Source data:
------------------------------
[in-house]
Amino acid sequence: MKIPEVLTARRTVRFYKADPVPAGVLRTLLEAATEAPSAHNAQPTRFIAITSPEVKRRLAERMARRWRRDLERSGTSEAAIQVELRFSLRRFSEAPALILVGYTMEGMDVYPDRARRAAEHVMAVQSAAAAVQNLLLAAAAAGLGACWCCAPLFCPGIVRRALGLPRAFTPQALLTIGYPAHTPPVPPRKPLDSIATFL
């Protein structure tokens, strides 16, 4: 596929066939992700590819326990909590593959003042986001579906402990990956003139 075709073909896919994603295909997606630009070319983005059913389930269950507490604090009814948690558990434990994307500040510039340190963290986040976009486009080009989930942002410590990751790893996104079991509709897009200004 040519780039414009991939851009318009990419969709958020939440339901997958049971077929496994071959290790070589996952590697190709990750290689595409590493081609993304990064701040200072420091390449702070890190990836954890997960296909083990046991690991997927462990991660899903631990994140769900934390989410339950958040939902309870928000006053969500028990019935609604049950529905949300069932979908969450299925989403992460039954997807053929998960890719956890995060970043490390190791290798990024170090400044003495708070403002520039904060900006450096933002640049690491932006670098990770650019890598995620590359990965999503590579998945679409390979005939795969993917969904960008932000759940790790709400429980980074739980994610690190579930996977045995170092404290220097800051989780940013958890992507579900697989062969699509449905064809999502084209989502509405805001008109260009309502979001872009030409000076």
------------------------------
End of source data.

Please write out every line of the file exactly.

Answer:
[in-house]
Amino acid sequence: MKIPEVLTARRTVRFYKADPVPAGVLRTLLEAATEAPSAHNAQPTRFIAITSPEVKRRLAERMARRWRRDLERSGTSEAAIQVELRFSLRRFSEAPALILVGYTMEGMDVYPDRARRAAEHVMAVQSAAAAVQNLLLAAAAAGLGACWCCAPLFCPGIVRRALGLPRAFTPQALLTIGYPAHTPPVPPRKPLDSIATFL
């Protein structure tokens, strides 16, 4: 596929066939992700590819326990909590593959003042986001579906402990990956003139 075709073909896919994603295909997606630009070319983005059913389930269950507490604090009814948690558990434990994307500040510039340190963290986040976009486009080009989930942002410590990751790893996104079991509709897009200004 040519780039414009991939851009318009990419969709958020939440339901997958049971077929496994071959290790070589996952590697190709990750290689595409590493081609993304990064701040200072420091390449702070890190990836954890997960296909083990046991690991997927462990991660899903631990994140769900934390989410339950958040939902309870928000006053969500028990019935609604049950529905949300069932979908969450299925989403992460039954997807053929998960890719956890995060970043490390190791290798990024170090400044003495708070403002520039904060900006450096933002640049690491932006670098990770650019890598995620590359990965999503590579998945679409390979005939795969993917969904960008932000759940790790709400429980980074739980994610690190579930996977045995170092404290220097800051989780940013958890992507579900697989062969699509449905064809999502084209989502509405805001008109260009309502979001872009030409000076």